I reached for my blue Marvy brush marker, it was almost dried up. The next marker was a Tombow, which I liked, it was supposed to be flesh. I was too anxious and started drawing…it was orange, never rely on the cap color. In one of your posts you mentioned how you didn’t like your placement, well I can relate. I should have drawn more of me, but decided to leave room for text, which was a bit difficult with the brush pen, but I will keep trying.
    I also drew on both pages of the book, which is a different feeling.
    It all seemed like a failure, working outside the box, not losing your cool when your brush pen spits up ink, trying new products…you are teaching me that.
    Bonnie Getz

    1. Reply

      Bonnie, I’m not sure, but I think you might be making some comments about something on my Patreon blog but inadvertently you put them here on RozWoundUp at the base of this post. Your comments don’t really seem to go with this post. Check if you meant to write a comment on the Patreon blog and have that blog open next time you comment so I can understand what you’re commenting specifically about. It will help me be more specific in my response.

      Meanwhile I’ll try to address the individual points as best I can.

      Not sure what you mean about the walnut ink being too light. Walnut ink in a bottled form can be quite dark and then it’s about making it lighter through dilution, i.e., make it lighter by using more water.

      I don’t use walnut ink often and couldn’t think of a sketch with it that’s on the blog, but I do use Pentel’s Sepia Brush Pen quite a lot. (It is dye based and has the black squeezy barrel, and it’s watersoluble.)

      Here you can see an example.
      You draw and put down lines, you pull diluted color off those lines to soften them, or you pull color off the brush and use that as diluted washes. You can see me do this in real time on Patreon if you look at the ink wash demos using a brush pen.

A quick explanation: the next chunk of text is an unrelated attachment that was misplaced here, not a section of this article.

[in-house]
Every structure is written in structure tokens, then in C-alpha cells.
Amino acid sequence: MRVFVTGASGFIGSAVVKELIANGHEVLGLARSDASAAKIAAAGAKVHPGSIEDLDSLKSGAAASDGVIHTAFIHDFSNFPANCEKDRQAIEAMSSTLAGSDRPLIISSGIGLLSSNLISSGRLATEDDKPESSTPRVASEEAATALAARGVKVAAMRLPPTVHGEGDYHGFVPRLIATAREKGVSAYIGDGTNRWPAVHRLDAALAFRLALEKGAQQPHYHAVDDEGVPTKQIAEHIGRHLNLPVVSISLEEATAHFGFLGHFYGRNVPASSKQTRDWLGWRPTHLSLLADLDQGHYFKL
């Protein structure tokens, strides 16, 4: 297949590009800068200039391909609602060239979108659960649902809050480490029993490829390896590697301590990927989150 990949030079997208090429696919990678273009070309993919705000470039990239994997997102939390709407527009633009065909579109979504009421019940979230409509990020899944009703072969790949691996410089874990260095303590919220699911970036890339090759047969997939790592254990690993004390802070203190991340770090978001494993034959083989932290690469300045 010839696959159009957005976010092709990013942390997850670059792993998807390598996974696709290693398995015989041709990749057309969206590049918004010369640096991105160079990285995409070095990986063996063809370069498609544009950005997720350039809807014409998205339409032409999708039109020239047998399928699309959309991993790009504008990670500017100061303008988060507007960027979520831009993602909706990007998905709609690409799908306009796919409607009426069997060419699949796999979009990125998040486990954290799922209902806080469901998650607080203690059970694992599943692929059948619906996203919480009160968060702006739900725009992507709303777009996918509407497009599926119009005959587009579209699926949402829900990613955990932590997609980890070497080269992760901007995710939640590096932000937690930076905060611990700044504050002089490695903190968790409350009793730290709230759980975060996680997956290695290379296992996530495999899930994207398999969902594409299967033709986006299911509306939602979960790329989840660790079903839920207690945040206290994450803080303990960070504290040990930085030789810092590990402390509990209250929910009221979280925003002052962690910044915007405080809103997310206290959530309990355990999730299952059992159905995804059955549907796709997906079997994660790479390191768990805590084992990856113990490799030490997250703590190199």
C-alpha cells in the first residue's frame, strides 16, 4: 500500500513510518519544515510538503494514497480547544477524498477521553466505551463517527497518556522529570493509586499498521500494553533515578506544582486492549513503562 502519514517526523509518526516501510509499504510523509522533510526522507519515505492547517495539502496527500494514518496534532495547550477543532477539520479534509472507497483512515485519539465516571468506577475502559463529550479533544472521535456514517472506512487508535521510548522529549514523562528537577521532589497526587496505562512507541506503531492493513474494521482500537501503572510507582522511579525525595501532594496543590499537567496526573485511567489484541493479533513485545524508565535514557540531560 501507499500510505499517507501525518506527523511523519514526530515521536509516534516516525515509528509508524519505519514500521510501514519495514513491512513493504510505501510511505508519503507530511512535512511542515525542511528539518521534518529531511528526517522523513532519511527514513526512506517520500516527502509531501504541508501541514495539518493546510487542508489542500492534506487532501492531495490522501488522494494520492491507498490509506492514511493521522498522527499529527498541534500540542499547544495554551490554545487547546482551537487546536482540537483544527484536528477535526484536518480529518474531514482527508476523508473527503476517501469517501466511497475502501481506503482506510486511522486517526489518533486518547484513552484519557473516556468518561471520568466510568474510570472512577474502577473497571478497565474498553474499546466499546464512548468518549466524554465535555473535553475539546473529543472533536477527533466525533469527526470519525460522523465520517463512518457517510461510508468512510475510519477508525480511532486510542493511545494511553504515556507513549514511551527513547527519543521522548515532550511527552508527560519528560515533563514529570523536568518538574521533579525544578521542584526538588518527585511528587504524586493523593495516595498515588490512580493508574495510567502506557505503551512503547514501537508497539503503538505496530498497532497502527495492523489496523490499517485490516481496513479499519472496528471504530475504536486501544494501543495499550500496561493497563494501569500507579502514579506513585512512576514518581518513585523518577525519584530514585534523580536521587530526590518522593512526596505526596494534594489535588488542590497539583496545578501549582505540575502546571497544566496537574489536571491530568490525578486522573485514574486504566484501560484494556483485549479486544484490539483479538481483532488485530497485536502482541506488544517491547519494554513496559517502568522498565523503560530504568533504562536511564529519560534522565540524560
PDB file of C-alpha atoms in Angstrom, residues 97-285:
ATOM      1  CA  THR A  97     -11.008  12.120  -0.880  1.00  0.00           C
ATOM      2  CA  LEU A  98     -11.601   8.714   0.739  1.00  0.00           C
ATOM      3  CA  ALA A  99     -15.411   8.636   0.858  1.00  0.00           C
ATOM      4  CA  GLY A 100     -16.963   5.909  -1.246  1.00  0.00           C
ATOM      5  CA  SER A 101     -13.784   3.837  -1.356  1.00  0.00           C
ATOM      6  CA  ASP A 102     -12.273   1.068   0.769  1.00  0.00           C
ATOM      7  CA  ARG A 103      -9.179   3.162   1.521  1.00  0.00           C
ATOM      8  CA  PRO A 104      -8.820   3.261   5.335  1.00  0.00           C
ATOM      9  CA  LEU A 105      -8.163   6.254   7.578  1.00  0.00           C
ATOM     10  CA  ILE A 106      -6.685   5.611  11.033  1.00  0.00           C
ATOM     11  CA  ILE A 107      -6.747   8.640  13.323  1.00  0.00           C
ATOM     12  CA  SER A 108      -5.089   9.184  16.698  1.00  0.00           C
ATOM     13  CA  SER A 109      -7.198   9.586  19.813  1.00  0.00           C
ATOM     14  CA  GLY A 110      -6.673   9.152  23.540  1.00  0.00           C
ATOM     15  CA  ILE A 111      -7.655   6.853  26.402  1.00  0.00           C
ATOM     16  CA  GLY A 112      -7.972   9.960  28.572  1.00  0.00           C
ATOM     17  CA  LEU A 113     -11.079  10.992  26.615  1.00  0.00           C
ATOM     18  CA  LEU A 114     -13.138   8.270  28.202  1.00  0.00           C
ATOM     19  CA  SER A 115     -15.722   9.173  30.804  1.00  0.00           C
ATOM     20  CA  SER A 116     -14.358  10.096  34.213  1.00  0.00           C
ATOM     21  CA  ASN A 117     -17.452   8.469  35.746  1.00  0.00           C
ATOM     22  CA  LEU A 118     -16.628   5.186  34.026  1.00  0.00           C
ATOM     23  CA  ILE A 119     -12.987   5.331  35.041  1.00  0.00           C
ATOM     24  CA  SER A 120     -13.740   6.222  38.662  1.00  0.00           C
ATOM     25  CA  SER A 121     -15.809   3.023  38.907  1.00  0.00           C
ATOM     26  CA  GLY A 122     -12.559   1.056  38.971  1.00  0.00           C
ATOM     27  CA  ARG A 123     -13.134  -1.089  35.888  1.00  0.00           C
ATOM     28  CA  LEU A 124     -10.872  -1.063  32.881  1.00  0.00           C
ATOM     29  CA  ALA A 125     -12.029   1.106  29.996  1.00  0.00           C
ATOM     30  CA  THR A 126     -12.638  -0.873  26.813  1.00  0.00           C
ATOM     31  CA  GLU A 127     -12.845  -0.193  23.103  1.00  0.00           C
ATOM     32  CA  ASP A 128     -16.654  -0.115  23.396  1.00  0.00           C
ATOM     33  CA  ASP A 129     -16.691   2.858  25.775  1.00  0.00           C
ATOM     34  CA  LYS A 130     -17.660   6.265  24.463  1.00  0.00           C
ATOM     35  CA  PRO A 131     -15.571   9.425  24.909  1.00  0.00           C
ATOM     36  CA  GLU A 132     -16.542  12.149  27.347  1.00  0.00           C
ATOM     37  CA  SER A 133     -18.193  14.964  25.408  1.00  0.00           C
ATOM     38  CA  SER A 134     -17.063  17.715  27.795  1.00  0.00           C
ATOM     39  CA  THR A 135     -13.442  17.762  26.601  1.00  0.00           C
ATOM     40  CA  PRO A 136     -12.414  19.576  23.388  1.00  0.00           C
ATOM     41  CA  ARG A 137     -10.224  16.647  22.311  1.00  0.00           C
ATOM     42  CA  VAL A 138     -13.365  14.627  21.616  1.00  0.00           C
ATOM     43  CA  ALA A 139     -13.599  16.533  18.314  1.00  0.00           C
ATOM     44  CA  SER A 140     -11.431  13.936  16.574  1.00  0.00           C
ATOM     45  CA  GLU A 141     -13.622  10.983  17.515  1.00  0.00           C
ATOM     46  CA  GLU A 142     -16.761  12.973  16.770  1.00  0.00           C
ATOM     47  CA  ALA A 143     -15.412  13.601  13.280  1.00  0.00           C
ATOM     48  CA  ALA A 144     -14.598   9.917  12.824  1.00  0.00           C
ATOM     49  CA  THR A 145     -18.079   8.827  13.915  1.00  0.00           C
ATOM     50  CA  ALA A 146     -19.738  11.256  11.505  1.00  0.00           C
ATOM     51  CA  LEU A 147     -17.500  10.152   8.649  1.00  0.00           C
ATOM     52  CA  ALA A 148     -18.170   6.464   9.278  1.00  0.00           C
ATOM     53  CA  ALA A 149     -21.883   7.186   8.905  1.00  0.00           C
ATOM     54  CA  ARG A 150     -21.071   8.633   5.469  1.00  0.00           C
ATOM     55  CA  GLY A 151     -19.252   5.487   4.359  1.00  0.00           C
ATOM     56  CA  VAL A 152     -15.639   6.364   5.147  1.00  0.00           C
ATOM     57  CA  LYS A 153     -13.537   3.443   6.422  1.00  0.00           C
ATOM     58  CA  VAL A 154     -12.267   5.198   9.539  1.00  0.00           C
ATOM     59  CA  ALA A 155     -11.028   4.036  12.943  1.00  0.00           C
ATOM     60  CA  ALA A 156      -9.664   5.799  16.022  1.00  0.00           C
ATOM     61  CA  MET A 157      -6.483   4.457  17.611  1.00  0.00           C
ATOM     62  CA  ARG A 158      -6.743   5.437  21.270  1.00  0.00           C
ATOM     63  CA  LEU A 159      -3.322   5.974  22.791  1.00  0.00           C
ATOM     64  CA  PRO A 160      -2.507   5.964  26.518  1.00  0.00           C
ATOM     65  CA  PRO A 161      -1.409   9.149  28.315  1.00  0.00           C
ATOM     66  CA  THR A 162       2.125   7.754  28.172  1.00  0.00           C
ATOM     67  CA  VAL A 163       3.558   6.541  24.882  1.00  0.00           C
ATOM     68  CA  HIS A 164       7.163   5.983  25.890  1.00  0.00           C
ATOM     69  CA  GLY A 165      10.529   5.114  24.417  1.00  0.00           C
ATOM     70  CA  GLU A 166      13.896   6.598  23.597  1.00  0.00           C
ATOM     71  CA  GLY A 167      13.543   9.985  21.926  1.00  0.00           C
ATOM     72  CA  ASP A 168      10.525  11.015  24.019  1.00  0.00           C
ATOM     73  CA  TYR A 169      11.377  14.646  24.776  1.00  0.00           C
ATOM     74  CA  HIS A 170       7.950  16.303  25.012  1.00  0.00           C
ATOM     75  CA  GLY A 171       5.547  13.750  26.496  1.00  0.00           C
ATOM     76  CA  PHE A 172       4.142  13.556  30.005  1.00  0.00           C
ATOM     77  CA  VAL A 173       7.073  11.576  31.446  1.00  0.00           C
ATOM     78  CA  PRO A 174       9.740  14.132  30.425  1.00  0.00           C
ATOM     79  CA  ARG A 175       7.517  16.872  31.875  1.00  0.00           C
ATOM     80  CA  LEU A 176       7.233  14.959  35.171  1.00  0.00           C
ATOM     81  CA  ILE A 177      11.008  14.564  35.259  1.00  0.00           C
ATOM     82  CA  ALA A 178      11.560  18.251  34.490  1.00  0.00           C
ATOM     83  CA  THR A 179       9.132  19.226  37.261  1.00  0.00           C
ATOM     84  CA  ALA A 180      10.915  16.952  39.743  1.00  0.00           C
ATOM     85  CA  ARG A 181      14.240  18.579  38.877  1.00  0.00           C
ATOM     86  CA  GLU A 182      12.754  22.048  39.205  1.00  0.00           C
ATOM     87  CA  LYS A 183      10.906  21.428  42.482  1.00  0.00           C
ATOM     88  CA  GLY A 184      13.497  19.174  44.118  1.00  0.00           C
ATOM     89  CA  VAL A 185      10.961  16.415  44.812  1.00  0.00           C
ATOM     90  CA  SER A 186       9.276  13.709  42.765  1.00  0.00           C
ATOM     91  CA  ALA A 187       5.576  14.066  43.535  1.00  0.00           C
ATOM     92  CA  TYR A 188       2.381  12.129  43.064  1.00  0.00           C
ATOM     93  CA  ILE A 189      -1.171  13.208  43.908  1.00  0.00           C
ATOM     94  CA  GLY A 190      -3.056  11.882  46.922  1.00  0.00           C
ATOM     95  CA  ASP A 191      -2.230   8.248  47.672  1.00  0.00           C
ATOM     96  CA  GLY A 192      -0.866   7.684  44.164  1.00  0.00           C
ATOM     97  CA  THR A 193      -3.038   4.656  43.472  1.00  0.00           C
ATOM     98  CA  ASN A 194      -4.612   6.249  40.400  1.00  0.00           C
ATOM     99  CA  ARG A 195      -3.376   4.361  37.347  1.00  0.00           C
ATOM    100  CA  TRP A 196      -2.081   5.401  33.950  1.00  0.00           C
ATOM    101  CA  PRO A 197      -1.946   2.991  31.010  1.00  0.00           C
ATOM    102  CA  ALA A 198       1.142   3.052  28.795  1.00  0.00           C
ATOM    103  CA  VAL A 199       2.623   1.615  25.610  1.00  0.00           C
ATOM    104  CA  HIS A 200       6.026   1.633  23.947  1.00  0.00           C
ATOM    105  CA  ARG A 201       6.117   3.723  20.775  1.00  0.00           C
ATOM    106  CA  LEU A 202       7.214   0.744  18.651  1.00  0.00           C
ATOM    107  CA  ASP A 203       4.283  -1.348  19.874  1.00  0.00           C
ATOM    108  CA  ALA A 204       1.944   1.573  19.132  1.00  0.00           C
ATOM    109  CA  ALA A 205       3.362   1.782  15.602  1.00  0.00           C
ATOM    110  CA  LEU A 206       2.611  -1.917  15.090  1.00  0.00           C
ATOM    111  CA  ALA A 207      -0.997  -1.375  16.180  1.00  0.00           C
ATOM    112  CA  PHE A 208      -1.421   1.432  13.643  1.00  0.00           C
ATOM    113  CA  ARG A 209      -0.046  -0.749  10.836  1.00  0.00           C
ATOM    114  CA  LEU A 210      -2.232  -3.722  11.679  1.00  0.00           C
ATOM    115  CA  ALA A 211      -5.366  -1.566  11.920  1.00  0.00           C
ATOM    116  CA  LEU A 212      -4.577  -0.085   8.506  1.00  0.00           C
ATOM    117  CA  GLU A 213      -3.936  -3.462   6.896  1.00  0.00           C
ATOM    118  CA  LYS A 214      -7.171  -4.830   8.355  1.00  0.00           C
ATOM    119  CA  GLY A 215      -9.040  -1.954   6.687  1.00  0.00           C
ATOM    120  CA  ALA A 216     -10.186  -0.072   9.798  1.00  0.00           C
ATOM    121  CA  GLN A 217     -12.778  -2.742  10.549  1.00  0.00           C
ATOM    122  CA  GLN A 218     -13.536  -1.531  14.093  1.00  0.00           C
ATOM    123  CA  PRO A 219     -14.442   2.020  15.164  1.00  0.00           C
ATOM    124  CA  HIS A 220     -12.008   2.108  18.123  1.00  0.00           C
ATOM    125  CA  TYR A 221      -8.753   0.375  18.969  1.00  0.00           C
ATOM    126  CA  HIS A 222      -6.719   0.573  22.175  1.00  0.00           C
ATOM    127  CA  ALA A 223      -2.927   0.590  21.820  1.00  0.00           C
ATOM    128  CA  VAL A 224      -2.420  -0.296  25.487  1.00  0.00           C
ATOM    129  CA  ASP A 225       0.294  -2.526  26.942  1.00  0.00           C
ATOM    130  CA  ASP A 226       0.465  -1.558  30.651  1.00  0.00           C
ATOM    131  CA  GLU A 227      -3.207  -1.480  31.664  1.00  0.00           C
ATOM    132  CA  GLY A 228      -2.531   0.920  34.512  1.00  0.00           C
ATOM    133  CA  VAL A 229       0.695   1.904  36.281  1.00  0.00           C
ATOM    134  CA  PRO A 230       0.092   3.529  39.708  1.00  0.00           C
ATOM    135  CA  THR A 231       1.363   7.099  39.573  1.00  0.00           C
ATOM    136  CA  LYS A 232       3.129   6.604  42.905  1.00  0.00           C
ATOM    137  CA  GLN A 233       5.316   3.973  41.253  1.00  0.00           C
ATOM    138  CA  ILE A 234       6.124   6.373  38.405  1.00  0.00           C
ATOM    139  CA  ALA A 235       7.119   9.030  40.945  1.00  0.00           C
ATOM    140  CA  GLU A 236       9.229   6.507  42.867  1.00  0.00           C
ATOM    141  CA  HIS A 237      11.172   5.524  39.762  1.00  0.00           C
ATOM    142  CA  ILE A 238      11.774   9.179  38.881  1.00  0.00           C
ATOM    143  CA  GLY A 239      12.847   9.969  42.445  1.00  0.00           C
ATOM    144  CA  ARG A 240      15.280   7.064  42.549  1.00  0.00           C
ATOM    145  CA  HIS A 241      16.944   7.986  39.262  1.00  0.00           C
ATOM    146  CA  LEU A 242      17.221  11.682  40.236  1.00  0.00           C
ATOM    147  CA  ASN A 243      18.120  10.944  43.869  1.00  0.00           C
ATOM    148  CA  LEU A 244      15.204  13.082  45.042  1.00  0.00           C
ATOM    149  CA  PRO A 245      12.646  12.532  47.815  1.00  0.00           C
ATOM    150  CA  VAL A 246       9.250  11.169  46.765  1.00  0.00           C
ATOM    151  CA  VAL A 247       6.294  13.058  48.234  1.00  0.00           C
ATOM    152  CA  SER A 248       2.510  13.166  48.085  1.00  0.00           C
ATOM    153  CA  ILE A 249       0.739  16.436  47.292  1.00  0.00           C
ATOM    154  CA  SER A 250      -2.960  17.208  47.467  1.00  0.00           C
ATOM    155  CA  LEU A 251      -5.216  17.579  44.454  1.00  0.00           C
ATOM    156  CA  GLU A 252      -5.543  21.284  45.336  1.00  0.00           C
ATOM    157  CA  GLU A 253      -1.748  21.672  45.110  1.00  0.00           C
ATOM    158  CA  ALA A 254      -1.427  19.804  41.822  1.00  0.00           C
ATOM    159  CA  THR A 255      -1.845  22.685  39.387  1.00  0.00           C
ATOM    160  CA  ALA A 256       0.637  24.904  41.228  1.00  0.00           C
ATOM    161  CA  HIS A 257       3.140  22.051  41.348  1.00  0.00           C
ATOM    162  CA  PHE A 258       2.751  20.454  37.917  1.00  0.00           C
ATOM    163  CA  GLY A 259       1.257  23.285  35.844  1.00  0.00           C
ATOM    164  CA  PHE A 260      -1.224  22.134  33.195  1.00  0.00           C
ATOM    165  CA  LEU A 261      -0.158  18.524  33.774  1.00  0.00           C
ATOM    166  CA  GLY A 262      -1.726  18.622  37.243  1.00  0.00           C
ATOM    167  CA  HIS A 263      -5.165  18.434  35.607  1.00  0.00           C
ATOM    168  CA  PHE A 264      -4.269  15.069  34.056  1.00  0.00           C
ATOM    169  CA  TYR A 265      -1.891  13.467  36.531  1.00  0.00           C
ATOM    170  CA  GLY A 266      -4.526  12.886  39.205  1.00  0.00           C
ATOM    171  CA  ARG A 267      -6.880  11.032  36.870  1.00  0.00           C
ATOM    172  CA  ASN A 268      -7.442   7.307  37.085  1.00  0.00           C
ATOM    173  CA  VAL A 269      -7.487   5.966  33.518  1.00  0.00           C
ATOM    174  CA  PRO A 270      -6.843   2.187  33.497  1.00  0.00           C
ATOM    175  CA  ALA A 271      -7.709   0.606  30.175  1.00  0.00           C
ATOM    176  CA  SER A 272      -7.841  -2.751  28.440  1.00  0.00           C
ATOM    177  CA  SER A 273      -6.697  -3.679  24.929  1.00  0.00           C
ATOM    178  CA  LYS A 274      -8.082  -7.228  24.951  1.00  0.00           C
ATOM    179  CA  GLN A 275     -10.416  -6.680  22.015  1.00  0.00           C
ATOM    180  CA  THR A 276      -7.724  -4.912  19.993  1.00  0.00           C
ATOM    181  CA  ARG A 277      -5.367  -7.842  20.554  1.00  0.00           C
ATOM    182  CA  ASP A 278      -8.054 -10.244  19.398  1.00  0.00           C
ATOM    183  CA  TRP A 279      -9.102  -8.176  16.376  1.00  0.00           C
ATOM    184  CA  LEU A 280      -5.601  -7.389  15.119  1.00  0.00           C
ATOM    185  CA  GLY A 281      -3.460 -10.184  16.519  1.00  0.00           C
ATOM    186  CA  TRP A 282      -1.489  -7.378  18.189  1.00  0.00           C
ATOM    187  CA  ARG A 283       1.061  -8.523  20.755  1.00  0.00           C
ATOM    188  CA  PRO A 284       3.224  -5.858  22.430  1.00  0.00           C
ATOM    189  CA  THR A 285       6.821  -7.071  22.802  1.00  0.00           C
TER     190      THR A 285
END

So I wouldn’t give up on walnut ink or color inks in general, until you’ve played a little with dilution.

      If you’re used to using an eraser you’ll miss it for awhile. Remind yourself you aren’t trying to make perfect drawings and it will get easier to cast off the reliance on it. Also remember to breathe as you work and that will make it easier to take some time before you put a line down, and then you won’t need the eraser either because you thought carefully about the line. (That comes over time too.)

      I don’t use Marvy brush markers at all. I recollect they are dye-based so they’ll be water-soluble. The Tombow you’re talking about, from context I suspect it is their dye-based dual brush tip line. The nice thing about that is it indicates to me that yes you were anxious by your own admission and you need to breathe, but remember, since it’s water-soluble, just put water on it and start mopping it away. Don’t worry if some color is left, go back in and work with another color on top of it when the paper is dry. I used a bunch of different colors of ink on the sketch in this post, and then ultimately went in with dark ink. I think it gives a fun look to experiment with

      If you’re working on composition a good idea is to make a little thumbnail to see what you’re going to fit. And really think about scale. This isn’t really an issue for me, in the sense that I don’t worry about it so much when making quick sketches in the journal. I just keep going.

      But you might be referring to this post where I missed out on getting the top of the man’s hair and his bowtie. That’s easily fixed, I just drew a little thumbnail to remind myself. If that isn’t enough for you and you want to be more exact, then start breaking your subject and your page into thirds or quarters and don’t let a part of the subject extend past whatever scale you’ve set for yourself.

      Congratulate yourself that you are working outside the box. It isn’t failure, you’re pushing yourself. You might want to read some of the blog posts in the Patreon blog, or in this blog where I write about dealing with the internal critic and setting expectations.

      The main thing is to sit down, set a goal and intention for your drawing that day, and go forward and execute. There is plenty of time later to give yourself feedback and assess where to go next.

      Happy sketching.